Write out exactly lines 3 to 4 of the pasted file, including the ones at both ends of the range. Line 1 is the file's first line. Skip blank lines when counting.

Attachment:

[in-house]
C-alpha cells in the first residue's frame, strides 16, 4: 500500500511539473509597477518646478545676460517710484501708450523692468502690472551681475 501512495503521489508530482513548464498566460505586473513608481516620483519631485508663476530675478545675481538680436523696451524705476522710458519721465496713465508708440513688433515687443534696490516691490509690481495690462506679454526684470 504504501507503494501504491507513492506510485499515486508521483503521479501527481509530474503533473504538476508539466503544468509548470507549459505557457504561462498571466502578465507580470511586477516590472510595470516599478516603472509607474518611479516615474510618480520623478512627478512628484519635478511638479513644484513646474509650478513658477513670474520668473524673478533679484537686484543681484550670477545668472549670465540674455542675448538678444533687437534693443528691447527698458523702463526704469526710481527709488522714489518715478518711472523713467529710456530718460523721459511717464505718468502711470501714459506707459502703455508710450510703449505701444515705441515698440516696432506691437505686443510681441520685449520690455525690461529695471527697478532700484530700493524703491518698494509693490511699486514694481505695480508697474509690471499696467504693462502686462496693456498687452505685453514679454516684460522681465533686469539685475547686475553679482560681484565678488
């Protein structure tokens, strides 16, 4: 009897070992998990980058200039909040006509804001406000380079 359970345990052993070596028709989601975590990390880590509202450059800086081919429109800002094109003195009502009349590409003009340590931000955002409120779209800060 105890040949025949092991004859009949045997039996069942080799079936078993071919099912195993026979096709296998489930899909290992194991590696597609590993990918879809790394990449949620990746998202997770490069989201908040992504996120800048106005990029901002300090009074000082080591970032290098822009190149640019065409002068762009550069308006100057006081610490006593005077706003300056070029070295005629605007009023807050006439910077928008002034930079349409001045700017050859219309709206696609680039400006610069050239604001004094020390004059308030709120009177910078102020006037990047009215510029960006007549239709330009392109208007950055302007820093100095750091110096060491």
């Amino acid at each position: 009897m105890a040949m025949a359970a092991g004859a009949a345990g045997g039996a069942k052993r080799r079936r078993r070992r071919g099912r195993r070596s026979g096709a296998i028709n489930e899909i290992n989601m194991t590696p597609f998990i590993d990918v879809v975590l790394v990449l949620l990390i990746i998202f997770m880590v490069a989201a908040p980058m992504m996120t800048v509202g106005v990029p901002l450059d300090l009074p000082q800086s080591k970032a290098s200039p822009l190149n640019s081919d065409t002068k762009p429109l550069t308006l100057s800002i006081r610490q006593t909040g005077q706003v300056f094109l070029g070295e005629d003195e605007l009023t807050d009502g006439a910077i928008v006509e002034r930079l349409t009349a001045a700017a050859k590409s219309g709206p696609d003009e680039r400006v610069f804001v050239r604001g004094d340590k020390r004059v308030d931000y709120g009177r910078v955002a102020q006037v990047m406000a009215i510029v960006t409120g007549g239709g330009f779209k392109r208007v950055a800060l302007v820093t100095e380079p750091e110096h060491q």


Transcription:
């Protein structure tokens, strides 16, 4: 009897070992998990980058200039909040006509804001406000380079 359970345990052993070596028709989601975590990390880590509202450059800086081919429109800002094109003195009502009349590409003009340590931000955002409120779209800060 105890040949025949092991004859009949045997039996069942080799079936078993071919099912195993026979096709296998489930899909290992194991590696597609590993990918879809790394990449949620990746998202997770490069989201908040992504996120800048106005990029901002300090009074000082080591970032290098822009190149640019065409002068762009550069308006100057006081610490006593005077706003300056070029070295005629605007009023807050006439910077928008002034930079349409001045700017050859219309709206696609680039400006610069050239604001004094020390004059308030709120009177910078102020006037990047009215510029960006007549239709330009392109208007950055302007820093100095750091110096060491």
């Amino acid at each position: 009897m105890a040949m025949a359970a092991g004859a009949a345990g045997g039996a069942k052993r080799r079936r078993r070992r071919g099912r195993r070596s026979g096709a296998i028709n489930e899909i290992n989601m194991t590696p597609f998990i590993d990918v879809v975590l790394v990449l949620l990390i990746i998202f997770m880590v490069a989201a908040p980058m992504m996120t800048v509202g106005v990029p901002l450059d300090l009074p000082q800086s080591k970032a290098s200039p822009l190149n640019s081919d065409t002068k762009p429109l550069t308006l100057s800002i006081r610490q006593t909040g005077q706003v300056f094109l070029g070295e005629d003195e605007l009023t807050d009502g006439a910077i928008v006509e002034r930079l349409t009349a001045a700017a050859k590409s219309g709206p696609d003009e680039r400006v610069f804001v050239r604001g004094d340590k020390r004059v308030d931000y709120g009177r910078v955002a102020q006037v990047m406000a009215i510029v960006t409120g007549g239709g330009f779209k392109r208007v950055a800060l302007v820093t100095e380079p750091e110096h060491q």